Arie Altena


Interview with Jan-Peter E.R. Sonntag


The artistic roots of German media artist Jan-Peter E.R. Sonntag reach back to minimal and concept art, as well as to new and experimental music. In installations, videos and sound works (such as the different versions of Minimal Disco), he examines human perception of light, sound and space. He is extremely interested in both scientific and philosophical issues, and re"ections on the history of modernism lie at the centre of his work. He has also collaborated with scientific laboratories, especially for his SonArc::project, in which he searched for the essence of electricity and the possibility of domesticating lightening. Sonic Acts met Jan-Peter E.R. Sonntag in Middelburg, in the hours prior to his 612.43 WEISS work opening as part of an exhibition at the Kabinetten of the Vleeshal. We started by discussing this audiovisual installation, but Sonntag hit upon many other issues as well, from modal jazz and the use of multiphonics by trombone player Albert Mangelsdorff (Sonntag used to play the trombone and currently prepares a work on Mangelsdorff and the Munich Olympics) to German media theory and the relationship between art, academic research and scientific think-tanks. This edited version of the interview primarily focuses on 612.43 WEISS and the subject of cinema.

AA: 612.43 WEISS is a work with very slow movement. It is about Stalingrad and uses the Schubert song Der Leiermann as source-material. Can you explain in more detail what it is about?

JPS: I have been working on WEISS for ten years. All my works take a long time to develop and all go through many intermediate stages. The genesis of this work goes back to when I was asked to participate in a conceptual theatre piece dealing with the theme of pathos. I was asked to find a visual solution for depicting Stalingrad. That was a really heavy thing, and that is why WEISS deals with Stalingrad. At the time I was really interested in narration. That was special for me, because I used to hate storytelling in the visual arts. I was always more interested in the conditions of perception and the conditions of what art can be. Such a conceptual approach fits very well with the tradition of music, because music is very abstract. But I found out that narration always has a connection with modernism. On a certain level narration and the conceptual approach deal with the same thing. You can see it in the way the experimental filmmaker Stan Douglas deals with narration inside modernism. I also discovered that I like to talk and tell stories. In my work I am playing with this history of modernism and the avant-garde. I feel in no way part of popular culture. I was never interested in mass media culture or mainstream cinema, I grew up liking jazz and experimental things. Since I was a student I have been mainly influenced by the avant-garde artists. In that sense I am really an academic artist: being influenced by for instance John Cage, and always by way of books, theories and recordings. On the other hand I do like some aspects of Hollywood films, especially the music and the dramaturgy, because of the effect they have on you as a viewer. Steven Spielberg is a master of playing on the emotions. I do admire how these effects are made; it has a lot to do with pathos. Yet intellectually I am more on what you could call the Adorno-side, thinking “I can see I am influenced by the effects, but I am also a victim of this emotional movement that is created”. In WEISS both these things – pathos and the history of modernism – come together. As for the title: 43 refers to the historical moment, and 612 is the number of the hotel room in Switzerland where I was staying when I started to work on WEISS’s visual part.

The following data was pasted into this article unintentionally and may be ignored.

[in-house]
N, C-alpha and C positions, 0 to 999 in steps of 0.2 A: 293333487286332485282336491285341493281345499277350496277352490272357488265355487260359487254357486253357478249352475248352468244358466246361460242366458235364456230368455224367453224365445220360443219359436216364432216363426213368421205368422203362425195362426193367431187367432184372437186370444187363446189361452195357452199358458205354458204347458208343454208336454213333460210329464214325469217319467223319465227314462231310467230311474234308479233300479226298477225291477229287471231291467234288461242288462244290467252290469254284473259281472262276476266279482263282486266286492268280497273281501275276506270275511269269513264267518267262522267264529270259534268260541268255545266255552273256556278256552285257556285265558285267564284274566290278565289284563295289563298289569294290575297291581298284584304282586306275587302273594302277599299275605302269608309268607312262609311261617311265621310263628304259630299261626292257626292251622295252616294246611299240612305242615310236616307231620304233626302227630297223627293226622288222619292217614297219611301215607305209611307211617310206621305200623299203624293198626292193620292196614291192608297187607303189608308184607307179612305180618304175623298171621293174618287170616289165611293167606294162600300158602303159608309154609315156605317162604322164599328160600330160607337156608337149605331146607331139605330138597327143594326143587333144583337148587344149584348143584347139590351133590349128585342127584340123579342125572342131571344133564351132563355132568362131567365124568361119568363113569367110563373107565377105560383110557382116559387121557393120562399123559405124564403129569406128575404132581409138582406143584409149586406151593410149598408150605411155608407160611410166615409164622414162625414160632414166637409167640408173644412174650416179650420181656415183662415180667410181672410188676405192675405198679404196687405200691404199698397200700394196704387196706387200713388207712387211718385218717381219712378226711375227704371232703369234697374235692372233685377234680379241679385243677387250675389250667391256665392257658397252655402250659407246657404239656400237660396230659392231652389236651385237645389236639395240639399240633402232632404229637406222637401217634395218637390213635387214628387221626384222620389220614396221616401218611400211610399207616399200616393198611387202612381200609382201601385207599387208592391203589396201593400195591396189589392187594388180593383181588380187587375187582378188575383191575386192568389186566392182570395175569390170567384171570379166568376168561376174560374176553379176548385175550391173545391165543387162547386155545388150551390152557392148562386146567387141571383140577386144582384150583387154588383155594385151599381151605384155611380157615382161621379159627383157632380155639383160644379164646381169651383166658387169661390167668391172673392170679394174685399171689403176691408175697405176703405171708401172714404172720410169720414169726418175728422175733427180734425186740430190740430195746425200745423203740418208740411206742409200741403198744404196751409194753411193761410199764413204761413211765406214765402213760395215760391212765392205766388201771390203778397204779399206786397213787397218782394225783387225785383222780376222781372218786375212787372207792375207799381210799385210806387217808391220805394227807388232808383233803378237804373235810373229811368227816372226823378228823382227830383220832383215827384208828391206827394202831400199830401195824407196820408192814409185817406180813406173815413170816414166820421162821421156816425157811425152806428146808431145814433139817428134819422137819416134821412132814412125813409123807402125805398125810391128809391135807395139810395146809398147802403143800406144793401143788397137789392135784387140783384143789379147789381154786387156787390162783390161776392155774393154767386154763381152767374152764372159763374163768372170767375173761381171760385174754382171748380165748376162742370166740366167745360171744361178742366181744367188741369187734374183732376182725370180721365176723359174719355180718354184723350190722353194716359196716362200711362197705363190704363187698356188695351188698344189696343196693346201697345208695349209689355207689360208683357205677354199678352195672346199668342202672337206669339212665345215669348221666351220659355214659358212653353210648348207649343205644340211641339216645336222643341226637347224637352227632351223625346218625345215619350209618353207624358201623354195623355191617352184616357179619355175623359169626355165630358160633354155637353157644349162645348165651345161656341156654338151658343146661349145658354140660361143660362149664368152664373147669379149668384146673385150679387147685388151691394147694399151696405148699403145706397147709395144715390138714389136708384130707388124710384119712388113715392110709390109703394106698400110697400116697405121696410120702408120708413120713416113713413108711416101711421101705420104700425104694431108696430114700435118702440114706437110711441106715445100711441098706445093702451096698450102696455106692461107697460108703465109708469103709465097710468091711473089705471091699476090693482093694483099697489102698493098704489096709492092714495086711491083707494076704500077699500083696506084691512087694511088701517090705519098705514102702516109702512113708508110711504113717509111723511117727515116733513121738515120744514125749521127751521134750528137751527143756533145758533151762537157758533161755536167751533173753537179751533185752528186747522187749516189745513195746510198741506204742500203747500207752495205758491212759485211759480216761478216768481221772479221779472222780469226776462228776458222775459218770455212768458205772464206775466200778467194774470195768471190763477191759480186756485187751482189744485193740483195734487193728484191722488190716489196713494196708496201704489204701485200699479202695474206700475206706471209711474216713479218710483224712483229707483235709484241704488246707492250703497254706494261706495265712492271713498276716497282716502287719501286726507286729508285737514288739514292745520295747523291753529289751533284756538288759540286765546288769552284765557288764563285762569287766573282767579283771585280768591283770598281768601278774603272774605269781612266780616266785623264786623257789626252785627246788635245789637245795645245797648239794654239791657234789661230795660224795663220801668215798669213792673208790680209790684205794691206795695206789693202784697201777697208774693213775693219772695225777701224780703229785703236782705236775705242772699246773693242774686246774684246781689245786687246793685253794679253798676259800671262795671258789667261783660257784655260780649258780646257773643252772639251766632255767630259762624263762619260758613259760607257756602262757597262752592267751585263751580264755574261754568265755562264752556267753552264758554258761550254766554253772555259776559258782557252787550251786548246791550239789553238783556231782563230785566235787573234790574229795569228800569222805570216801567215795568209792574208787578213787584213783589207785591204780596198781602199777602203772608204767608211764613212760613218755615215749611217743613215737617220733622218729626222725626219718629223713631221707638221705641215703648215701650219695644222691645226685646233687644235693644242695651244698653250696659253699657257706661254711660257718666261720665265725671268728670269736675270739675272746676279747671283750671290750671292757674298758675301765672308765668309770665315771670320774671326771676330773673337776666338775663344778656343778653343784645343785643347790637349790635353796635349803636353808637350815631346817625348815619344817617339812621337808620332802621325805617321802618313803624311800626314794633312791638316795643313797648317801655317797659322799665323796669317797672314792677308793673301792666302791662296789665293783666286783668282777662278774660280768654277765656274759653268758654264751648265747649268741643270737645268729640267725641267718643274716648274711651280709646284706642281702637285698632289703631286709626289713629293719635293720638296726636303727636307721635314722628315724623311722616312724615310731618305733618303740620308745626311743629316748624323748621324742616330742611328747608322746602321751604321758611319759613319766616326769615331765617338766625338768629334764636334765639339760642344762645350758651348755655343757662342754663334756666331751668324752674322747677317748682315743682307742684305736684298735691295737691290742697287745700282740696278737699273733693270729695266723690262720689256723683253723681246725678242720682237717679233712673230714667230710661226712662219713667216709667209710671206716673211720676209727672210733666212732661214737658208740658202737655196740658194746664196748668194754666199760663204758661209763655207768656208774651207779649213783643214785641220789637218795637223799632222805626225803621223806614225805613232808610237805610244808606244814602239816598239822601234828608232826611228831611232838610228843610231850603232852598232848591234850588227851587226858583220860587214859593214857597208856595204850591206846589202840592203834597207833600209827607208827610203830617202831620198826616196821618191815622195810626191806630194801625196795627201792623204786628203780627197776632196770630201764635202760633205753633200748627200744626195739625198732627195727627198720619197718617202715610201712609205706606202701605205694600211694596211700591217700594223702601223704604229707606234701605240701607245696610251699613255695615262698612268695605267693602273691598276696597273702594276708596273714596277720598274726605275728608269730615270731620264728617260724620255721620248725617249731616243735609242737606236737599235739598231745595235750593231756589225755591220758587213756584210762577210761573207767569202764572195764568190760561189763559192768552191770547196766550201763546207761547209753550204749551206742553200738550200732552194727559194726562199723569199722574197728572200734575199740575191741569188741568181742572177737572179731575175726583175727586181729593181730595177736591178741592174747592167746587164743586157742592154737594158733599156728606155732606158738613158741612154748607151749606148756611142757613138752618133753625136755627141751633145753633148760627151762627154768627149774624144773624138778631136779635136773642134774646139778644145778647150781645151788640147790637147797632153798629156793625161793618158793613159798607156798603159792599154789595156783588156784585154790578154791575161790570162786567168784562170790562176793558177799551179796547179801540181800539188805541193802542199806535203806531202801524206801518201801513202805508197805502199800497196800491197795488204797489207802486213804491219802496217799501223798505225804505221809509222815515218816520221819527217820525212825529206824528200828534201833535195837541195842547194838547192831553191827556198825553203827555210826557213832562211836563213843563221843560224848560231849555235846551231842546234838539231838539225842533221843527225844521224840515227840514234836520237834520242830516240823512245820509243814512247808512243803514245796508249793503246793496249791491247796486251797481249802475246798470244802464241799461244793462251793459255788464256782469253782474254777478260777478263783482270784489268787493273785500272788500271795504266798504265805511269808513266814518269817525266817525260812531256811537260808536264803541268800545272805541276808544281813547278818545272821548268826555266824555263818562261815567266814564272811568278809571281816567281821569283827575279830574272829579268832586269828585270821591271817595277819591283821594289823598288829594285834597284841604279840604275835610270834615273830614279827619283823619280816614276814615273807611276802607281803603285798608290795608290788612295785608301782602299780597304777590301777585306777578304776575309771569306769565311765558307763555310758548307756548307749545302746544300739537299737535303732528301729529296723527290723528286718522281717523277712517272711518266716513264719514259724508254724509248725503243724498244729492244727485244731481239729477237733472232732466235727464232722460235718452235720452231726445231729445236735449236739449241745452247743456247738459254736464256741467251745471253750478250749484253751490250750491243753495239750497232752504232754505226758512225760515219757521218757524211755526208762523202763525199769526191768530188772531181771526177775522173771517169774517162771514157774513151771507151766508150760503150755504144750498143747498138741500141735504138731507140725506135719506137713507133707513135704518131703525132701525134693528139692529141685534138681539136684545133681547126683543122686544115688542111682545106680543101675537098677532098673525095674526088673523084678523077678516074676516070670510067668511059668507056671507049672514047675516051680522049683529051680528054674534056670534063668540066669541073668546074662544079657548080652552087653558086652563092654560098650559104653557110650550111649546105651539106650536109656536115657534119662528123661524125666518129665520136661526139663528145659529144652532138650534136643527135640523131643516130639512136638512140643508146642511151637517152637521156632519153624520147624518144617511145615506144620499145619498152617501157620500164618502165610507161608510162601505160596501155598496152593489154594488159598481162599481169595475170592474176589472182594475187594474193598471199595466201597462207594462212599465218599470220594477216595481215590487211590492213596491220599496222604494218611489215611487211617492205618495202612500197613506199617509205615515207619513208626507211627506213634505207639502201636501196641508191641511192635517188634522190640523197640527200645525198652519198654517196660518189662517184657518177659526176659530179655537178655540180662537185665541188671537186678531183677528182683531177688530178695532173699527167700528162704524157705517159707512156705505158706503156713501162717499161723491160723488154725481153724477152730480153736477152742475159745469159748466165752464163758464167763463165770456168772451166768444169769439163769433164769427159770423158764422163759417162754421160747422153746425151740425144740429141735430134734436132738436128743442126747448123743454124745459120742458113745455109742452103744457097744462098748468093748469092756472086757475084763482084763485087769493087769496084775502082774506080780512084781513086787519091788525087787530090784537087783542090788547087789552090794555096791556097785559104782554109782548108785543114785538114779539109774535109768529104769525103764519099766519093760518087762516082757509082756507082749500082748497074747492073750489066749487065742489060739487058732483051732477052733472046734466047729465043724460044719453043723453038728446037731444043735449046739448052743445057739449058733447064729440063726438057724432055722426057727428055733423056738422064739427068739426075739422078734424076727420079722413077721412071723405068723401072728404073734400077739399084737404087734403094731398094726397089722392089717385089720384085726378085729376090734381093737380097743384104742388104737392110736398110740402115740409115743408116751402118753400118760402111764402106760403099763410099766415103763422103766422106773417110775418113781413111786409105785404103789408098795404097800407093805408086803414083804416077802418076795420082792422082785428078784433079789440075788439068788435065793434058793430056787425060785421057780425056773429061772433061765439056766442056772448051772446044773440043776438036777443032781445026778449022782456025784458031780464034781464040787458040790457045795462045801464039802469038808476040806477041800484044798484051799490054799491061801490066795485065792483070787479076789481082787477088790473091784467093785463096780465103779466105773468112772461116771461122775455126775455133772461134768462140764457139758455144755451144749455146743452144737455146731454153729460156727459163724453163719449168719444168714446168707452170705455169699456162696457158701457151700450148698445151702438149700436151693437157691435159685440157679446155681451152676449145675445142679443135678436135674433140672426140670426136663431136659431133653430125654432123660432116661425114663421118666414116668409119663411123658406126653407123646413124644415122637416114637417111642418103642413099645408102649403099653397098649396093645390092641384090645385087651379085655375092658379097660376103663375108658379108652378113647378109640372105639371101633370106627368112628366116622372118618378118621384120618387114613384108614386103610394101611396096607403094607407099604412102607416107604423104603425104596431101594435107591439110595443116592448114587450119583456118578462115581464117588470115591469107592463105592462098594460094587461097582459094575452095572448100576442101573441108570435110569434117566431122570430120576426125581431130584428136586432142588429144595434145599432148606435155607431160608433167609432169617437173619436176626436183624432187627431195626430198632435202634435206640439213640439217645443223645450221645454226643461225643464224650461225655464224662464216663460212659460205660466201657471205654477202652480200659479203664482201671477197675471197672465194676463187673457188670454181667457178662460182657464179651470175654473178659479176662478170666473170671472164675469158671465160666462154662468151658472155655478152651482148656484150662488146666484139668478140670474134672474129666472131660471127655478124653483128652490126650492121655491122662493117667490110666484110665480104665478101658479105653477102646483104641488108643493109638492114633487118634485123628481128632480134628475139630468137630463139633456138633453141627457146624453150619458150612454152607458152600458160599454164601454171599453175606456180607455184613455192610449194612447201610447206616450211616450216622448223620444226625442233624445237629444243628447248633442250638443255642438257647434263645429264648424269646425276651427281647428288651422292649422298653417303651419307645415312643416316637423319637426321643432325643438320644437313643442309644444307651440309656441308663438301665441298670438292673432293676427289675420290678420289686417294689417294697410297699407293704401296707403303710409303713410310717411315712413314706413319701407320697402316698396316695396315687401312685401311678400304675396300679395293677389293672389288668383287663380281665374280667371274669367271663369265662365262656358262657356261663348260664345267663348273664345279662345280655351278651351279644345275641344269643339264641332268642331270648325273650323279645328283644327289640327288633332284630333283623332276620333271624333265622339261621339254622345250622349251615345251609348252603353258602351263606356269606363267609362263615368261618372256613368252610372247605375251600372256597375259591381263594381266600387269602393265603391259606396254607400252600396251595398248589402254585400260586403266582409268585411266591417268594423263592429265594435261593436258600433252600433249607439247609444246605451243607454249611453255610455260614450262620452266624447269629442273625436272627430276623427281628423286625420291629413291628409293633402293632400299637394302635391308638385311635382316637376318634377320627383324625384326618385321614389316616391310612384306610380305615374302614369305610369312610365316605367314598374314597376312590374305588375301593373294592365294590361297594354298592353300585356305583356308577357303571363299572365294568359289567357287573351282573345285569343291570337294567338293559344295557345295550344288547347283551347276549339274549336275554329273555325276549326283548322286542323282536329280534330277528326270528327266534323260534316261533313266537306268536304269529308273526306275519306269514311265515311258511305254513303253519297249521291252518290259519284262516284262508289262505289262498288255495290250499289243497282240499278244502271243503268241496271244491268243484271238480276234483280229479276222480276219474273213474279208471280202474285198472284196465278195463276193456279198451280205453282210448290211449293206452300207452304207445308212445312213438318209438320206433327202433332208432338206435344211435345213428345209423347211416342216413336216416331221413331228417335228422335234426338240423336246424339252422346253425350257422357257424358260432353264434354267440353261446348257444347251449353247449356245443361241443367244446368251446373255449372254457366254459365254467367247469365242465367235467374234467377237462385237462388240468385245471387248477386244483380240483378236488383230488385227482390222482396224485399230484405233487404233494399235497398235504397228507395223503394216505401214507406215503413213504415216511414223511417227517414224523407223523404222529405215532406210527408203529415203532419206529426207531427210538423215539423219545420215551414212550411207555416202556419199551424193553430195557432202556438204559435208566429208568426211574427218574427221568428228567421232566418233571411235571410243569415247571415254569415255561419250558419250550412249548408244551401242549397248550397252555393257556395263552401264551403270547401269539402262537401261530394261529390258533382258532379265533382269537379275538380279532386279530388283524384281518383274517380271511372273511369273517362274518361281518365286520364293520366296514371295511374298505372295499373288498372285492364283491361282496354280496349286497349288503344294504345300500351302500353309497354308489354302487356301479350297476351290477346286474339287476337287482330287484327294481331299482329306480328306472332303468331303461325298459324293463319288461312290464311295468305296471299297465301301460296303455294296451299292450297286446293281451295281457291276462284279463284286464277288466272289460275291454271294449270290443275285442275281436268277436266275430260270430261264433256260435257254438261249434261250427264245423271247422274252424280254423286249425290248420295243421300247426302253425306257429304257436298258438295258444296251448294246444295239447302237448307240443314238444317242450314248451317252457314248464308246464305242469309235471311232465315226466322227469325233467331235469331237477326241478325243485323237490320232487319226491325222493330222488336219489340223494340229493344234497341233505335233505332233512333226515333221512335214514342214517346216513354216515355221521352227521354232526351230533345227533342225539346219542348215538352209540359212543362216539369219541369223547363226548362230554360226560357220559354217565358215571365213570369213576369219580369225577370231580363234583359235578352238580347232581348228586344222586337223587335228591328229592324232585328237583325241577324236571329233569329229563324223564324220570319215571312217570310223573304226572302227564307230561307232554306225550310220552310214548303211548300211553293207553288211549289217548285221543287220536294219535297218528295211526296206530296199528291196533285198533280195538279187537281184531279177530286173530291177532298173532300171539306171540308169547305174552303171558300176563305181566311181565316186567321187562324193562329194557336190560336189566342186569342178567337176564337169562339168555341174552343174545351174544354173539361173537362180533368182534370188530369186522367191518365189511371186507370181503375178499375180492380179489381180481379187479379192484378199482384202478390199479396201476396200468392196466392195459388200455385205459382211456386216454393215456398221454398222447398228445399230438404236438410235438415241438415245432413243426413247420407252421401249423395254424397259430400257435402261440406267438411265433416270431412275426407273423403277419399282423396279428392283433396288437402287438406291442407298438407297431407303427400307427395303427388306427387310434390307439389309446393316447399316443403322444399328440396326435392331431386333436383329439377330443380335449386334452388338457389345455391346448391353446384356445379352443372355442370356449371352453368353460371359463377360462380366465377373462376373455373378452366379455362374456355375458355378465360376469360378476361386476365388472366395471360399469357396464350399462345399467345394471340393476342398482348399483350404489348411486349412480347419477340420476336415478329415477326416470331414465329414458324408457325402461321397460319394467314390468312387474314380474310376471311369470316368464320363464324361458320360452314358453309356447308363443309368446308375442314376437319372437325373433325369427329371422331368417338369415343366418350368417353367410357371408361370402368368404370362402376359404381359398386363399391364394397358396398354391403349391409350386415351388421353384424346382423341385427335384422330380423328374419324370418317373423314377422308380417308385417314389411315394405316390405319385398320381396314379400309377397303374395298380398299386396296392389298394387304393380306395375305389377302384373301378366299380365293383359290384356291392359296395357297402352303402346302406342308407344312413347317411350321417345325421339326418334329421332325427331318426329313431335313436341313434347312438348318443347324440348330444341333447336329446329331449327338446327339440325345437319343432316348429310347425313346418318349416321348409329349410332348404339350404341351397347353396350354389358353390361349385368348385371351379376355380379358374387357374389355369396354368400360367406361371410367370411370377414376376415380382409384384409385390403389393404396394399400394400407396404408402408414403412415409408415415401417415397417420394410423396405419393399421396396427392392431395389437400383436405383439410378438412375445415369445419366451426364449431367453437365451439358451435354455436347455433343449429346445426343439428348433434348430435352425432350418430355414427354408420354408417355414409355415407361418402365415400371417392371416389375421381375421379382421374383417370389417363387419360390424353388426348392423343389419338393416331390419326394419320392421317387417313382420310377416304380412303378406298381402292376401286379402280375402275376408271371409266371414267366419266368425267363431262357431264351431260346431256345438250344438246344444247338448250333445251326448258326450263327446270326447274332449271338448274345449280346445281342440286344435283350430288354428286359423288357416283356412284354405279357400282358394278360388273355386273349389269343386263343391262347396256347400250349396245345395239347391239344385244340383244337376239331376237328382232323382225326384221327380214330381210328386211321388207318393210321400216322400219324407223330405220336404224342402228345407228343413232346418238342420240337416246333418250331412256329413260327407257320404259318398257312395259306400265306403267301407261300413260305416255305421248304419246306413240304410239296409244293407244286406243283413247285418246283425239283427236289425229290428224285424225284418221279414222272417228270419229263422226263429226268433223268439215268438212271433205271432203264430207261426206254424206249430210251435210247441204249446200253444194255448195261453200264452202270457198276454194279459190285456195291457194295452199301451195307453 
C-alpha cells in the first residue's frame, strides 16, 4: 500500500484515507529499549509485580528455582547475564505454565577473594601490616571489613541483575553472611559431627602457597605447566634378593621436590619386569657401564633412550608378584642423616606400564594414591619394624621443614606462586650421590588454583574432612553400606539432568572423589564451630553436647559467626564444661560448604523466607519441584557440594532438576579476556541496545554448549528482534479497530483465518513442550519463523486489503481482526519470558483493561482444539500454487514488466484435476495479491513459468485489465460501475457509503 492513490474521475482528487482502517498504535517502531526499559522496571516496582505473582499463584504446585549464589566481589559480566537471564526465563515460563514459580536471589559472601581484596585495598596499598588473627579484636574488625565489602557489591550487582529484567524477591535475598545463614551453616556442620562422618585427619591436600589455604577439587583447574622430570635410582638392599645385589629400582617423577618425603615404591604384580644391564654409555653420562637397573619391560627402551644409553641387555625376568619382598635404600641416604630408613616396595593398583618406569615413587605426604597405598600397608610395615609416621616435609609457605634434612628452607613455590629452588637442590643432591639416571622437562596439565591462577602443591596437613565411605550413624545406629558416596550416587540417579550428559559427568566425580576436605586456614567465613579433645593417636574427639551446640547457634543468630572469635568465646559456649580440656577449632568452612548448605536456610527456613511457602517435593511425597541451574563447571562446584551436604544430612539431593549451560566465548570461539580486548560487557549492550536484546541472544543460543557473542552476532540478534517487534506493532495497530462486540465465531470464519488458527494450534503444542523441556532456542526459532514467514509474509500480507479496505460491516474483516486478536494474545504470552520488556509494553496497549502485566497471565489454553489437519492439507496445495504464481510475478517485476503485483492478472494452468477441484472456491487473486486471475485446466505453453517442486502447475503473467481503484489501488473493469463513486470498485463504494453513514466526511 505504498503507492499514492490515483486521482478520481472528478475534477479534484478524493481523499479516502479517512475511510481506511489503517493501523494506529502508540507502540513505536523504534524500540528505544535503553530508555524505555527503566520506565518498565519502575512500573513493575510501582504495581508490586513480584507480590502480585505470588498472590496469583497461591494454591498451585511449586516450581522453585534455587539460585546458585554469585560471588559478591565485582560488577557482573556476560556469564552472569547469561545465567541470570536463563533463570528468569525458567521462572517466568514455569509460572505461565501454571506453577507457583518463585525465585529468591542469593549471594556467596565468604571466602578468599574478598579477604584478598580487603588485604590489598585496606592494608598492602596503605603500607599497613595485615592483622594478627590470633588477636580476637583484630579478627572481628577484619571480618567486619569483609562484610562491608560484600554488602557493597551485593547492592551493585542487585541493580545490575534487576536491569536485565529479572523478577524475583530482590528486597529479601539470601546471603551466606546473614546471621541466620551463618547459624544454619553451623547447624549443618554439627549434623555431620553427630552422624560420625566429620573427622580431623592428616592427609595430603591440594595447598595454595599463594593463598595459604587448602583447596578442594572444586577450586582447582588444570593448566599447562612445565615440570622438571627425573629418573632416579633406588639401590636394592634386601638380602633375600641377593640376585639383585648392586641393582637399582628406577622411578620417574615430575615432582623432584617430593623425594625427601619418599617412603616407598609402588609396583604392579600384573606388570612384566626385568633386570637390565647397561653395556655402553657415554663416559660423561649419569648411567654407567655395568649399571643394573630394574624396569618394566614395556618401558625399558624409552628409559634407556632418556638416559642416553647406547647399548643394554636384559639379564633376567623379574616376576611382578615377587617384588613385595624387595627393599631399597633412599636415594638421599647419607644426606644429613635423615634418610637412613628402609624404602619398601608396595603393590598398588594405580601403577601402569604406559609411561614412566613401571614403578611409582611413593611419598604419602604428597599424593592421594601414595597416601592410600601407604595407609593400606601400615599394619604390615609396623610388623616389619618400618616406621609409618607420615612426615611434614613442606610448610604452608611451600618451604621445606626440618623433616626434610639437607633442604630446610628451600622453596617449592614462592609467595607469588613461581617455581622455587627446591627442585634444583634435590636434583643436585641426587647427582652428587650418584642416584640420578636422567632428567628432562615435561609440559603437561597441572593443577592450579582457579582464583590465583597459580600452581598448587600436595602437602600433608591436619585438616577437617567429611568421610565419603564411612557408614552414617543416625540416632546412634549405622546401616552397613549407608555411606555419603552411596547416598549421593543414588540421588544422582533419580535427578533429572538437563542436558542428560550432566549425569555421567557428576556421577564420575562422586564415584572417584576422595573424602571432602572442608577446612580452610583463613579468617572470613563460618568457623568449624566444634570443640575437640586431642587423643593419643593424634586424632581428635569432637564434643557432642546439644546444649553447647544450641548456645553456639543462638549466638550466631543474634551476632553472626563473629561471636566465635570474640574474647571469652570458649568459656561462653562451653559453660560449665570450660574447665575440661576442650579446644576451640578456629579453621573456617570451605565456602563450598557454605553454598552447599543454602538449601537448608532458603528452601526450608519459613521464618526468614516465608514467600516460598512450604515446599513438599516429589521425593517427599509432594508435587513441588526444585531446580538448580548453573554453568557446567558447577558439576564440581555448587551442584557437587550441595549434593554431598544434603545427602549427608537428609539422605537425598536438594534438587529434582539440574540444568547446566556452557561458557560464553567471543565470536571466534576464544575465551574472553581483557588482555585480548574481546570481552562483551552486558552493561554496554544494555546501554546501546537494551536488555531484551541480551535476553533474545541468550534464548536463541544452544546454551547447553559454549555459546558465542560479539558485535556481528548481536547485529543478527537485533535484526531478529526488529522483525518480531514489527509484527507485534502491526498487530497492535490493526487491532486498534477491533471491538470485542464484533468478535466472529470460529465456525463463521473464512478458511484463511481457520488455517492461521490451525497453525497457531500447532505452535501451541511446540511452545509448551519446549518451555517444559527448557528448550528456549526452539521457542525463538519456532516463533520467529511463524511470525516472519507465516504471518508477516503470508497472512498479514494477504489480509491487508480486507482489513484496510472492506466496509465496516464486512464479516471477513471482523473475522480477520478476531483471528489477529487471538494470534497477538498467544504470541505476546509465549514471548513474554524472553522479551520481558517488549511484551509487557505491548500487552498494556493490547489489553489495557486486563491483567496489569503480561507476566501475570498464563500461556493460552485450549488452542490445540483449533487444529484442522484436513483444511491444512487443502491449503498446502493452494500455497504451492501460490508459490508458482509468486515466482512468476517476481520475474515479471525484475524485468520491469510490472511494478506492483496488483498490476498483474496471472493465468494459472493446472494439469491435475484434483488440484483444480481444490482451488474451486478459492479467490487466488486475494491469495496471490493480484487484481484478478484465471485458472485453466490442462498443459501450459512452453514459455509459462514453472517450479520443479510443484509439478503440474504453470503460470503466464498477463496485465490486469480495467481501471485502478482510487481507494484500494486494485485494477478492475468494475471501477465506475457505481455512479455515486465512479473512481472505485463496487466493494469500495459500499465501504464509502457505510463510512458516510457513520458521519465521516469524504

AA: So you are positioning yourself between these two sides, on the one hand the pathetic effect of the cinema, which mostly comes from the sound, on the other hand the critical mode of Adorno and the intellectual history of modernism? Why choose Schubert?